Cold Shots: LGCC Prof Visits Antarctica
by Jeffrey Harmatz
Apr 21, 2009 | 15185 views | 0 0 comments | 488 488 recommendations | email to a friend | print
Antarctica may seem like a barren no-man's land sporadically speckled with packed research stations packed with scientists braving the most unforgiving ecosystem in the world, but there is a tremendous amount of beauty on the underappreciated seventh continent, and teams of writers, artists, and photographers are regularly dispatched to its frigid reaches to document it.

One of those photographers was Scott Sternbach, the head of LaGuardia Community College's photography department, who won a grant to snap shots of the rapidly changing ecology of frozen bottom of the globe.

"I've always been interested in looking at things that are disappearing," said Sternbach, explaining his initial interest in the project.

Another of his photography projects focused on the declining number of dairy farms in upstate New York, and the diminishing effect global warming is having on the polar ice caps spoke to him in a similar way.

While global warming and the melting of the ice caps is a relatively modern phenomenon, Sternbach decided to approach the subject from a decidedly early-twentieth century fashion. Inspired by the photography of Frank Hurley, who was aboard a 1914 Antarctic expedition that was marooned for a year, Sternbach used an antique, slow shutter camera similar to the one used on that particular expedition.

Living out of Palmer Station, a 40-person facility on the northernmost peninsula of the continent, Sternbach spent time living with researchers and traversing the barren Antarctic desert taking photographs of plant and animal life, as well as the researchers and the facility that housed them.

"The people that work there are heroes of the effort to save the planet," said Sternbach of his station mates. "They are risking their lives and taking a pay cut to collect data to prove that our lifestyle is causing global warming."

The weather on the Antarctic Peninsula was not exactly what he was expecting. Despite the fact that it is a frozen tundra, Sternbach said that the weather rarely dropped below 25 degrees Fahrenheit, and that he was able to spend a lot of time outside of the station.

"It was windy and wet, but the area has a reputation for not being as cold as other parts of the continent," he explained. "It's not the South Pole, but it is fierce. There are 10 to 50-knot winds, and lots of precipitation."

He said that being there was an assault on his senses. But sometimes, in the right conditions, Sternbach said that the peninsula was one of the most beautiful locations in the world.

"You would occasionally get a day that was sunny with no wind, and it would be like nothing you've ever seen before," he said.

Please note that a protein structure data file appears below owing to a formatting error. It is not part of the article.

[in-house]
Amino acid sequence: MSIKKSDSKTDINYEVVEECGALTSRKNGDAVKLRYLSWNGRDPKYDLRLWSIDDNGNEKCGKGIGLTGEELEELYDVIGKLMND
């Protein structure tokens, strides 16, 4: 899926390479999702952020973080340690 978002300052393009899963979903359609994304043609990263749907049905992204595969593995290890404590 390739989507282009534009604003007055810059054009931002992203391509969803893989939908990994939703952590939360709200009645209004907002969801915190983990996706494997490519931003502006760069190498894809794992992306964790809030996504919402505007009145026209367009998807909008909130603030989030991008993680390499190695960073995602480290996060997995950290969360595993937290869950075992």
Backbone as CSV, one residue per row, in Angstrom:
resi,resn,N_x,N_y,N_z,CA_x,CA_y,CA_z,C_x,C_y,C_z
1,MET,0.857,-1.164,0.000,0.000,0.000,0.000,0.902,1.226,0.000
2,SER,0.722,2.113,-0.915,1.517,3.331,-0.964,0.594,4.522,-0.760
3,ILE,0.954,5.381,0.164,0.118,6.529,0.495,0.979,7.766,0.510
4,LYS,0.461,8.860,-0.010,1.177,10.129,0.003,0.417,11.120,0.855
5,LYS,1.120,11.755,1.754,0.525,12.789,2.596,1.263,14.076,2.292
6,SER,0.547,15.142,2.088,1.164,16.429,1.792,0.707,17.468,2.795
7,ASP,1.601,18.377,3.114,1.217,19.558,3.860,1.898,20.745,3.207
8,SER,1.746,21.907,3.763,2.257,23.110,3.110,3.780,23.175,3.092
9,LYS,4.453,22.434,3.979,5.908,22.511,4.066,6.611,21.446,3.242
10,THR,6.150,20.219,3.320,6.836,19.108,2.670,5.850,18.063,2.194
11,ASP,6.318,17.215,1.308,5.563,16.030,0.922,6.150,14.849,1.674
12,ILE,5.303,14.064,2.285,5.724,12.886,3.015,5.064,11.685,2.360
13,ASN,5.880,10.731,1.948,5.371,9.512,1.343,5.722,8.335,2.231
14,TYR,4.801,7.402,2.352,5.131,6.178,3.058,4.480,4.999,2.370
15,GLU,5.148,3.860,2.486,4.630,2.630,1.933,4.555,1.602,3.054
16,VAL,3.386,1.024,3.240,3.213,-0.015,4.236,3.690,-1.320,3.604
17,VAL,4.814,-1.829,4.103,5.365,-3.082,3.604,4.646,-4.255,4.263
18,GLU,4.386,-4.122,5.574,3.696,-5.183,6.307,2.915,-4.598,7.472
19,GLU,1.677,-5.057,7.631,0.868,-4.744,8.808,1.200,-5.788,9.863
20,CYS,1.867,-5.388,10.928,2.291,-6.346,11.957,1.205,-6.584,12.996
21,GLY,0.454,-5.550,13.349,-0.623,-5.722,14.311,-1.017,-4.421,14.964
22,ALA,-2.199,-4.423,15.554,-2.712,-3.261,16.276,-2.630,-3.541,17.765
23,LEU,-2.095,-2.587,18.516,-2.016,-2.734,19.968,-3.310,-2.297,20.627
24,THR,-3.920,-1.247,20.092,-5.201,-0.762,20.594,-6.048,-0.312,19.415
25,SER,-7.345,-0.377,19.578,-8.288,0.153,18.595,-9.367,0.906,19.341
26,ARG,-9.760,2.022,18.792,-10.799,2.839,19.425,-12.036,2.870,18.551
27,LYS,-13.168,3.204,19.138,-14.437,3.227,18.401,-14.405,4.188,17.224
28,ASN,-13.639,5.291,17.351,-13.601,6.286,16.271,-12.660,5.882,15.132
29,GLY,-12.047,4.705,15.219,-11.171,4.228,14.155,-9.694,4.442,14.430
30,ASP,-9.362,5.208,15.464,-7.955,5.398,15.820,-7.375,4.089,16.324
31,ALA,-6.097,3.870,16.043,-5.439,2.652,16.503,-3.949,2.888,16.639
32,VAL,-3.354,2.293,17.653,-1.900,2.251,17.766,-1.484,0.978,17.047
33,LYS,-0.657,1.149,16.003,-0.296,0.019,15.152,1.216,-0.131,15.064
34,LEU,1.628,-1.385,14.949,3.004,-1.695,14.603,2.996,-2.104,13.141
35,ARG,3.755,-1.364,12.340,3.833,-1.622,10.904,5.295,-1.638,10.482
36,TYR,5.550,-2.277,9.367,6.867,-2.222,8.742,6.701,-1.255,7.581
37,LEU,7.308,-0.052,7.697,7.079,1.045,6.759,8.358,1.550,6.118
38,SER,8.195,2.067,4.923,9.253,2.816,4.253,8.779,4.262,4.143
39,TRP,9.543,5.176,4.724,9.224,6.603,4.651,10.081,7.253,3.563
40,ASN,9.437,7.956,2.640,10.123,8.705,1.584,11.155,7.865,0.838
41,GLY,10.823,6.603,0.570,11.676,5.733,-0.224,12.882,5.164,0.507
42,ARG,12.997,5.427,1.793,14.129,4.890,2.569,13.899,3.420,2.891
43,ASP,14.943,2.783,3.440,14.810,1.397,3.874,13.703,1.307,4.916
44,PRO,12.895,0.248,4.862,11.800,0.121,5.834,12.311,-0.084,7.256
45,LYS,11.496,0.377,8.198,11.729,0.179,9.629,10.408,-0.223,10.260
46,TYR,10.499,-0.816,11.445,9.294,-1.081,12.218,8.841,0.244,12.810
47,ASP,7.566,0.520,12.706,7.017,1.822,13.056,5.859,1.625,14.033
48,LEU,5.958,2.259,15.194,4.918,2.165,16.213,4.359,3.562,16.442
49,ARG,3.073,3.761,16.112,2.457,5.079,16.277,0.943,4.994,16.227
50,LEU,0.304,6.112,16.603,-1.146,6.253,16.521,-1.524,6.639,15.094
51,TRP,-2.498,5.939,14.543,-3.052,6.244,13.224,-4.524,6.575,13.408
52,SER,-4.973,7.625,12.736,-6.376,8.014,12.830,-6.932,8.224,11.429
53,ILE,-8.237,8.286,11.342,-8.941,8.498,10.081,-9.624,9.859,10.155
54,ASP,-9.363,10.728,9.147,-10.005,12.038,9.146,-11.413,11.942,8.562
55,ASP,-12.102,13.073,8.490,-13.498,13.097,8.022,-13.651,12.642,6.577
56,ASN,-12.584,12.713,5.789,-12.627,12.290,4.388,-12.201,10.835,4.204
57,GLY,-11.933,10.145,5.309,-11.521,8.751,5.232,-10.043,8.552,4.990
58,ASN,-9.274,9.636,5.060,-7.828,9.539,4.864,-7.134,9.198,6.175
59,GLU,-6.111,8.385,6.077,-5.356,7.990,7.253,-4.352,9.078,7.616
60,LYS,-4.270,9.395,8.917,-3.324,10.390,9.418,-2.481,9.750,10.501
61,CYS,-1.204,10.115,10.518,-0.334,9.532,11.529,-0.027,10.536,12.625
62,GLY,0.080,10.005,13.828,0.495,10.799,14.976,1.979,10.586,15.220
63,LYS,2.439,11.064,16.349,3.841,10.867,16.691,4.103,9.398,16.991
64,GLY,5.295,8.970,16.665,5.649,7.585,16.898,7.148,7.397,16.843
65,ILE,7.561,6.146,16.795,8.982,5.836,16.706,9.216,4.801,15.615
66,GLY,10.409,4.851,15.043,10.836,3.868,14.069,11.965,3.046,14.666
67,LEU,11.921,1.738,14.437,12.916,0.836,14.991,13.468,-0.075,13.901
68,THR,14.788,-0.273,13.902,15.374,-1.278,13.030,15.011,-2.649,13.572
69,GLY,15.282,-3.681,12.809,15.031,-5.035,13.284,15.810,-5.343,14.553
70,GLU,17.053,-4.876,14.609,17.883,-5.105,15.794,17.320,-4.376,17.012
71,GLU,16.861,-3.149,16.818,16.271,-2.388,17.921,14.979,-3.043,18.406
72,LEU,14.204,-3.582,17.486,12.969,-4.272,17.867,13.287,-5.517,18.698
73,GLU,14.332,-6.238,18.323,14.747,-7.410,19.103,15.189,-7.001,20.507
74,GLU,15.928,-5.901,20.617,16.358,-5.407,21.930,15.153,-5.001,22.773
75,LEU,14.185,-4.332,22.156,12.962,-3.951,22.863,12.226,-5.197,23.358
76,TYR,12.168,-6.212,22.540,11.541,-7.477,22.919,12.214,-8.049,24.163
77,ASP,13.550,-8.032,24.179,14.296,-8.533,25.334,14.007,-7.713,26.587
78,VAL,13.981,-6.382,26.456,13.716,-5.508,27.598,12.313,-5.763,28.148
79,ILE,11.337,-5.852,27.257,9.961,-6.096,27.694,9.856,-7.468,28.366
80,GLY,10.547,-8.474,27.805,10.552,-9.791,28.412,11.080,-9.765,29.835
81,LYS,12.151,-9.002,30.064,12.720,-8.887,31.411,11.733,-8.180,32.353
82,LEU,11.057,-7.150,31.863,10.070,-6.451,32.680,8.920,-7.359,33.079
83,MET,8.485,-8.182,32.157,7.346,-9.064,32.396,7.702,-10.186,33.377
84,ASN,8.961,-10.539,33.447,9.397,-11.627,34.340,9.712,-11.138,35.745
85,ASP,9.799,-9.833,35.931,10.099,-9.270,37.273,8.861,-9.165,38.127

In the two-and-a-half months he spent at the Palmer Station, he took more than 300 photographs with the antique camera, and thousands more with a digital camera. He photographed the frozen landscape, the wildlife, including penguins, seals and fish, but paid special attention to the scientists that he lived with.

The photographs, taken with the antique camera, have an extremely slow shutter speed, requiring Sternbach and his subject to remain still for an extended period of time. The camera gives the images a heavy, old-world quality that, if not for the modern clothes and equipment visible in his portraits, wouldn't look out of place in a book from the first half of the 20th century.

"A slow-moving camera is a great way to take photographs," said Sternbach, who at first thought that bringing the large camera on his trip would be biting off more than he could chew. "But in the portraits, the shallow depth of field gives the subjects a classical look. And when people sit for a long photograph, they become very relaxed and reveal more about themselves to the camera."

During his time on the Antarctic Peninsula, Sternbach had the opportunity to observe the life cycles of several animals, including different species of seals and penguins.

"It's spectacular to see the animals that can survive in these conditions," he said.

The photographer also had the chance to witness firsthand the effect that climate change is having on the Antarctic ecosystem.

"In the last decade, the region has become five degrees warmer, and there is a lack of sea ice," Sternbach said. "Many animals depend on that sea for breathing and breeding. Right now, there isn't enough of it, and it is affecting the entire food chain."

He also saw the diminished penguin colonies, and the establishment of species used to warmer weather in areas where they are not native.

Sternbach's photographs, reproduced at a large, poster-sized scale, are currently on display at the gallery at LaGuardia Community College.

"So far, the response has been amazing," he said.

In addition to the exhibit, he has lectured students at a number of different colleges about his experience, and has plans to compile the photographs into a book.

He is also hopeful that he will be able to return to the continent in the near future.

"It was gut-wrenching to leave," Sternbach said. "There is so much more out there to photograph."

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